Lessons From My Students
“If Christ had not loved me with a love as deep as hell and as strong as death, he would have turned from me long ago.” –Charles Spurgeon
This weekend I watched some of my impressive students play soccer. What really struck me though, wasn’t their talent, although they’re some incredibly talented young men and women. What struck me was their perseverance. Even when they were behind by a few goals, while there was only 30 seconds left on the clock, I saw them push hard and refuse to quit.
Have you ever considered why perseverance is so striking? Why do we love to watch movies about determined people who refuse to give up, even when all odds seem against them? I think it’s because our perseverance tells an eternal story.
The beauty of perseverance strikes us too deeply to simply be a matter of good character. I’m not implying that character is unimportant, but it does lack lasting importance if we treat it as an end in and of itself. Think about it: if there were no greater purpose for our perseverance, other than the fact that it may earn us some temporary benefits, would it really matter all that much? Sure, our perseverance might mean the difference between an “F” and an “A,” a minimum wage job and one with benefits, or a Hollywood marriage and one that actually lasts. But eventually, our shiny diplomas will collect dust, we’ll retire from our jobs, and let’s face it: we’re all a limited number of breaths away from being worm food in a dark casket beneath some dirt. So what then? What did our perseverance count for?
God offers us a better story.
Think about the story of the gospel: Jesus didn’t come after us when all the conditions were favorable. Satan seemed victorious, and our hearts were darker than the darkest night. What’s more, the cost was so high that only divine blood would be sufficient to snatch us back from the brink of hell. None of that was enough for Jesus to turn back and give up his pursuit. There was no obstacle too steep for him. His victory cry didn’t resound until the very darkest, bleakest, most hopeless moment in the history of humanity. He never once said, “they are too far gone, too darkened, too lost for me.” His perseverance, even to the point of death, is the hope of our salvation. It’s precisely because he came after us, no matter the cost, that we get to know the joy of his grace forever.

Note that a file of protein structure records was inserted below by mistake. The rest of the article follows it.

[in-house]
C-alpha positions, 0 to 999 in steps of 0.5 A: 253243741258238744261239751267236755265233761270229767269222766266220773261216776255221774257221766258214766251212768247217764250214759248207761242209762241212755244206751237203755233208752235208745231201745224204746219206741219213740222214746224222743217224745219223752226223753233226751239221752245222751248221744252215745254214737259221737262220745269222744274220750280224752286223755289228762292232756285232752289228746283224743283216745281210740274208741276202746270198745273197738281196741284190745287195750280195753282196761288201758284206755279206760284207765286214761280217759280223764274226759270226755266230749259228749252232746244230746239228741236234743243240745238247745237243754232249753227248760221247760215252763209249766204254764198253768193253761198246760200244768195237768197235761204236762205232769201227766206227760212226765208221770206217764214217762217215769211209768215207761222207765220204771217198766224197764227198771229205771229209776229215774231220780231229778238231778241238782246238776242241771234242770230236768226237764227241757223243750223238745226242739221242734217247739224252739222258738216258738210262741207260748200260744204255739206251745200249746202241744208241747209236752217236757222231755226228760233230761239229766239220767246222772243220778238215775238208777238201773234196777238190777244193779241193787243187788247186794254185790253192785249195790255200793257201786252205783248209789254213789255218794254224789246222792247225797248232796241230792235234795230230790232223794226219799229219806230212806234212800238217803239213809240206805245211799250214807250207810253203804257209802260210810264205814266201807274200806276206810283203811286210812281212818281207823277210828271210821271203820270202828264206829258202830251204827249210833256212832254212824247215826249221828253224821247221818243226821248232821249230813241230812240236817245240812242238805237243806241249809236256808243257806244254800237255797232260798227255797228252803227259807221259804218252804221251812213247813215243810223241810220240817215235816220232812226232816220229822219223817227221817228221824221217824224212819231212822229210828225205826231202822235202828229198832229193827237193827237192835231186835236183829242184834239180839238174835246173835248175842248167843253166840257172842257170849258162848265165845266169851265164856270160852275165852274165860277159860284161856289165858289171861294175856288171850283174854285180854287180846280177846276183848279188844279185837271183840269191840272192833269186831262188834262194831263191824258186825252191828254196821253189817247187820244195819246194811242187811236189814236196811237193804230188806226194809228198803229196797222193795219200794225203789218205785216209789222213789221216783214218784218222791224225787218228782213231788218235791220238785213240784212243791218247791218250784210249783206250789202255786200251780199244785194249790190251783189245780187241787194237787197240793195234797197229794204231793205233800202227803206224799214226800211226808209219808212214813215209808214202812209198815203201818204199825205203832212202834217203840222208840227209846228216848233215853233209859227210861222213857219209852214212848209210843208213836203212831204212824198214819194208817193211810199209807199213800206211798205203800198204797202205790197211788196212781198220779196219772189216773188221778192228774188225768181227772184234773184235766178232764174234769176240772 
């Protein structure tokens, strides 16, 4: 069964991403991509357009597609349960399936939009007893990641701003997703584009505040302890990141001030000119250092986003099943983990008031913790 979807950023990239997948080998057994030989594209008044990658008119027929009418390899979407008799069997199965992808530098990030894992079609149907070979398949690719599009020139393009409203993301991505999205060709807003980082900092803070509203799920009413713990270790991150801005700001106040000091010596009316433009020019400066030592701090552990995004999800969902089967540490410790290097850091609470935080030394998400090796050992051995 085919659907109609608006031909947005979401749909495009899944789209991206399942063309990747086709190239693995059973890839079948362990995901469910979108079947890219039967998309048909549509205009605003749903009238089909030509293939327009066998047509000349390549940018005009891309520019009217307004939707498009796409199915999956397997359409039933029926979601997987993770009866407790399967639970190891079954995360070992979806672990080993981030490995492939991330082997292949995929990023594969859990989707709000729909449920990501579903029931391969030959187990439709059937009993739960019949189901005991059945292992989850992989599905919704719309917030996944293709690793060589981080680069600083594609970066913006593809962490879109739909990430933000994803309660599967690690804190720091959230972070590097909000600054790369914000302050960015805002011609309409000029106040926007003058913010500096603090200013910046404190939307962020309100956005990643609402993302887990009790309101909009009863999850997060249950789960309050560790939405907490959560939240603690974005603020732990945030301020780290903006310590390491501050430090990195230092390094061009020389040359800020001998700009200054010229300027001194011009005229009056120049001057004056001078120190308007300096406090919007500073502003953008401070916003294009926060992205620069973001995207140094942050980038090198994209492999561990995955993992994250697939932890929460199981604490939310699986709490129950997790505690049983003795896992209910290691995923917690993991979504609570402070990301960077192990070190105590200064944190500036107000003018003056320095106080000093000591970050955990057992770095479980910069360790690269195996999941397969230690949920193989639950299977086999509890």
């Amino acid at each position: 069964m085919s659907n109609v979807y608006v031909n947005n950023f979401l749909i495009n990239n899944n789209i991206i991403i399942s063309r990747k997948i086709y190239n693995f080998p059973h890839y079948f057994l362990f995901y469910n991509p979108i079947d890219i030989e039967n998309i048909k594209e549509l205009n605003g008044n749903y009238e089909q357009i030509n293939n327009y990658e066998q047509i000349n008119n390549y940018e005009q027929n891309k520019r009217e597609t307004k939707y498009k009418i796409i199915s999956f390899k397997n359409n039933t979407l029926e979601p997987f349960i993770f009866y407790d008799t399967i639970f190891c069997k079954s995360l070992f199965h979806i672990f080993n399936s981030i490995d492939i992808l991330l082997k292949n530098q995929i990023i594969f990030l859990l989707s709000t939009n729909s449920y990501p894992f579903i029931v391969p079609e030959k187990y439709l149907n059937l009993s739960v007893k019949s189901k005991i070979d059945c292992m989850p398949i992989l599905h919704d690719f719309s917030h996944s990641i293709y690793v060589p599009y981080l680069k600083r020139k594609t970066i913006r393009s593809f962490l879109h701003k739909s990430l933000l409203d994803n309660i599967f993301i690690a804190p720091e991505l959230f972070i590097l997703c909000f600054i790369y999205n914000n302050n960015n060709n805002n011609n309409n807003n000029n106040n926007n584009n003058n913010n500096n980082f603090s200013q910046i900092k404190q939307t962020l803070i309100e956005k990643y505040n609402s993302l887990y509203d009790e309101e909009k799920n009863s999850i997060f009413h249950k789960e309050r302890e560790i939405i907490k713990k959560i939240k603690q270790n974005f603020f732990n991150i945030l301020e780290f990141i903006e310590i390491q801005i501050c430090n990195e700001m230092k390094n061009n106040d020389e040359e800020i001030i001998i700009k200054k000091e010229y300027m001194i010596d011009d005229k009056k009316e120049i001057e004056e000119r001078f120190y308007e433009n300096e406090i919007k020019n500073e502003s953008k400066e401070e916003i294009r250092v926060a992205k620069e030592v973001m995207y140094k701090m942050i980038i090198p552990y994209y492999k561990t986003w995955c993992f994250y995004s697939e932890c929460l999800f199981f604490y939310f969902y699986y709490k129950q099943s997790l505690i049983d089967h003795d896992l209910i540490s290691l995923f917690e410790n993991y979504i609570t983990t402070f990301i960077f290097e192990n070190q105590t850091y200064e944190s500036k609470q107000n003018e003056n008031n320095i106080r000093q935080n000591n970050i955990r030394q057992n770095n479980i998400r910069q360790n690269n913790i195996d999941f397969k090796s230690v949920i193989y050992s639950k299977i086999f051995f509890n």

Now consider the moments when we witness perseverance that strikes us to the core: when our students refuse to give up in the last 30 seconds of a soccer game, even when it’s not going their way; when our friends attack their studies late into the night, even in that class they don’t care for; when we watch parents keep loving their wayward children, even when it seems like they’ll never see the reward; when we see a wife stay devoted to her husband, even when it seems like there’s good reason to throw in the towel—these are the moments when all of us get the chance to say something profound about the eternal story of the gospel. These are the moments that don’t have to stop preaching when our bodies get closed up in a casket. These are the moments that resound.
So let’s keep persevering, and let’s keep cheering on others to do the same. Even in the smallest moments—the games that don’t seem all that important, the jobs that we’re moving on from soon anyway, the relationships that seem needless—let’s resolve not to hang our heads and cry, “defeat.” Let’s keep pressing on, because we have a story to tell the world about God. And the world has no greater need than a good story, especially the true story about a God who is perfect in perseverance, who is coming after even the most unlikely of us, even now.
Please register for a free account to view this content
We hope you have enjoyed the 10 discipleship resources you have read in the last 30 days.
You have exceeded your 10 piece content limit.
Create a free account today to keep fueling your spiritual journey!
Already a member? Login to iDisciple